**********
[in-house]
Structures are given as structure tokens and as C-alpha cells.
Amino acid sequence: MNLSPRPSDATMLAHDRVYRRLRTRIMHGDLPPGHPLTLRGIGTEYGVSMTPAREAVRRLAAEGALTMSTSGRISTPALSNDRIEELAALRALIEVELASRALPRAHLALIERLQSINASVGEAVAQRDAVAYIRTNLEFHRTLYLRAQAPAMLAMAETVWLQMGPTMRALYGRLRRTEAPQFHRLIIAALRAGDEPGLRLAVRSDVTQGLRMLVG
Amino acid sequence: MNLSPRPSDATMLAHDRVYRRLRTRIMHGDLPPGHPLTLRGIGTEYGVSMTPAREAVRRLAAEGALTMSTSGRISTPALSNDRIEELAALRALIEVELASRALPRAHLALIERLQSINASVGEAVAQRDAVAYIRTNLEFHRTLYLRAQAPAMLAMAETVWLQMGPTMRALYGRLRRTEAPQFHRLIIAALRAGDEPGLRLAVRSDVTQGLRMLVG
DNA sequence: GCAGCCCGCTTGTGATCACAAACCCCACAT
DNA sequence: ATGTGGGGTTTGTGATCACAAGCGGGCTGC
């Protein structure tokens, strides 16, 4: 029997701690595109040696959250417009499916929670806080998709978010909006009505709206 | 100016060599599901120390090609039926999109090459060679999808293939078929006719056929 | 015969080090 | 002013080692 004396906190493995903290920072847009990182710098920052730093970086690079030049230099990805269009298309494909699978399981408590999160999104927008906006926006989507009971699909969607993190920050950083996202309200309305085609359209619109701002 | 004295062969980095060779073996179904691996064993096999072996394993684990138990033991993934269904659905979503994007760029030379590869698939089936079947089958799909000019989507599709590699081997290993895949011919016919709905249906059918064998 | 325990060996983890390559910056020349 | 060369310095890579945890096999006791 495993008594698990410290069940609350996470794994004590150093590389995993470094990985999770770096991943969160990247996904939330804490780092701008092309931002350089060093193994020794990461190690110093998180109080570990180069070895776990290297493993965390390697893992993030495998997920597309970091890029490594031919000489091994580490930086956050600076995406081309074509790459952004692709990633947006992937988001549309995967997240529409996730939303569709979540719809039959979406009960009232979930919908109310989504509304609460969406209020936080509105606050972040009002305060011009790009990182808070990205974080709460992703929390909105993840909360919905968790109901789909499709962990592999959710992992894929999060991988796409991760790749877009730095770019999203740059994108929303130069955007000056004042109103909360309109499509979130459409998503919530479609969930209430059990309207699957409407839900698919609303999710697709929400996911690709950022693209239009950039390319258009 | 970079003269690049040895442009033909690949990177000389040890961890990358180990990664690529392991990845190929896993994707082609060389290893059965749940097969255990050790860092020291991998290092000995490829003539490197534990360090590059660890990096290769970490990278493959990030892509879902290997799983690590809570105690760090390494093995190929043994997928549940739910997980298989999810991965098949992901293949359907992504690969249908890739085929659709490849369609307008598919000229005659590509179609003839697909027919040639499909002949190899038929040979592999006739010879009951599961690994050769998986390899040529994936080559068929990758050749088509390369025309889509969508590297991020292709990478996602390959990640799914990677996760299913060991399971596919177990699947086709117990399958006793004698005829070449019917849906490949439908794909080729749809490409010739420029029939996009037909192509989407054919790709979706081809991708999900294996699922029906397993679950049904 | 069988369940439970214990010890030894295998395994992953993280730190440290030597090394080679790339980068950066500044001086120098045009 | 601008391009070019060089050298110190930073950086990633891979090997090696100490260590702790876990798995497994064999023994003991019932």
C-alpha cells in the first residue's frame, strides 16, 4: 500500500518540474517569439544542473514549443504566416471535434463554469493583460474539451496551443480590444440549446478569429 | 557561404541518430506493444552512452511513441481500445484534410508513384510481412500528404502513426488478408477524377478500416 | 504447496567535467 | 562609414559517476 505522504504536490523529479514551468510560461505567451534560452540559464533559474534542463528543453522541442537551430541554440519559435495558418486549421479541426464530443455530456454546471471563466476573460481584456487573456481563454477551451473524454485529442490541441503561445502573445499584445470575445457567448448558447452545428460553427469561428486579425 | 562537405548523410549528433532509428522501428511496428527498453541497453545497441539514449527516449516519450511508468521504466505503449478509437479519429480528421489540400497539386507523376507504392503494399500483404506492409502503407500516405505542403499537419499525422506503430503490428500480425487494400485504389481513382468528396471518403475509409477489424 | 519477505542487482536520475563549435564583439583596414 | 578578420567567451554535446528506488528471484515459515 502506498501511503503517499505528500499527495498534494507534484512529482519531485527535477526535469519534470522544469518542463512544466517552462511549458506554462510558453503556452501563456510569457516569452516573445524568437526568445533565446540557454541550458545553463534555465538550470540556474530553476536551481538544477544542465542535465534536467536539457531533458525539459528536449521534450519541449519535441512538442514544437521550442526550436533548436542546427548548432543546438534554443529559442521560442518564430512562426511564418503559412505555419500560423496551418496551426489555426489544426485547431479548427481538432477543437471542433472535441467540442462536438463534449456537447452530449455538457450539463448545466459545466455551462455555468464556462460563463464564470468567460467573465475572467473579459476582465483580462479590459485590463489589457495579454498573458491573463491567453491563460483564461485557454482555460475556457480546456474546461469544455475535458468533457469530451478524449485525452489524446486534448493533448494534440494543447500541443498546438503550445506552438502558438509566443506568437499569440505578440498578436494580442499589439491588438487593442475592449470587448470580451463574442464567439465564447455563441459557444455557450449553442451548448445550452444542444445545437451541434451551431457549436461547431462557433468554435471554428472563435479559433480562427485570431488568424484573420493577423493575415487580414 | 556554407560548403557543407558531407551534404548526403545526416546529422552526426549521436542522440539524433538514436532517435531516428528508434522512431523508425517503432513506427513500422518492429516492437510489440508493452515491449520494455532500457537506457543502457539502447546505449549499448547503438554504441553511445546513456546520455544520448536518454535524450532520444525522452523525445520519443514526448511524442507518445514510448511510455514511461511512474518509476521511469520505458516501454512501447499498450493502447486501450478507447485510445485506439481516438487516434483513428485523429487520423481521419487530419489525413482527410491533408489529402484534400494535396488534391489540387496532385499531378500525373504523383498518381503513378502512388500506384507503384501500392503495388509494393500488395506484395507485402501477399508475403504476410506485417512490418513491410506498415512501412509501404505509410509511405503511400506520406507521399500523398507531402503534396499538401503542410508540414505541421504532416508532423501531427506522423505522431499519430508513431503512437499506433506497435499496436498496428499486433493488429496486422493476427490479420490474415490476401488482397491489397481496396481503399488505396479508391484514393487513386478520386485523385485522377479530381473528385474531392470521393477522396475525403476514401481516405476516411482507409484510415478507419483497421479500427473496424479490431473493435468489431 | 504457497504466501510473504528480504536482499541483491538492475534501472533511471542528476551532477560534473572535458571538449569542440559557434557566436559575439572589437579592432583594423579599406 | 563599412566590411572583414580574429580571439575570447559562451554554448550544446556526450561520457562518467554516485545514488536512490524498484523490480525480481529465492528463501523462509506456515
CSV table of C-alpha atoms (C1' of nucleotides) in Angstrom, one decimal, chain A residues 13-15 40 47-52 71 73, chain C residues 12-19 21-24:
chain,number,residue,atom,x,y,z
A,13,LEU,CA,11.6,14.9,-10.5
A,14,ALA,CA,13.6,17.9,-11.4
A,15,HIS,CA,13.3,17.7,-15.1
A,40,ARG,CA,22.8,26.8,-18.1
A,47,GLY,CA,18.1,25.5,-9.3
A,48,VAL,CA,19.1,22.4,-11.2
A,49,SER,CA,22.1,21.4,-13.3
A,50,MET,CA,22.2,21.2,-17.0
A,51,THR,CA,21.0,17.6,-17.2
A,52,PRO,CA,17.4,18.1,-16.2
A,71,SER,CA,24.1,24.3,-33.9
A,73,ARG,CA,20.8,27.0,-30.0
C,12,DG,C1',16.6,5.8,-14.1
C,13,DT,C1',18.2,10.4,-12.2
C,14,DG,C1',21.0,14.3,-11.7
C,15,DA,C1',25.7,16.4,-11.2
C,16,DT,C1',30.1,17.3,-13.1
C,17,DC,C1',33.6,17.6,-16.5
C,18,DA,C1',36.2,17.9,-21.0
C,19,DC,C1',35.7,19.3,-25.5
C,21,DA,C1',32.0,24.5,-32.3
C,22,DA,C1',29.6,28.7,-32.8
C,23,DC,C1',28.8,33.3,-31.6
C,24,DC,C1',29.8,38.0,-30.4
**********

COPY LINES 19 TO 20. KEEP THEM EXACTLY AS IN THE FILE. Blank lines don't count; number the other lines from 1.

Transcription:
A,51,THR,CA,21.0,17.6,-17.2
A,52,PRO,CA,17.4,18.1,-16.2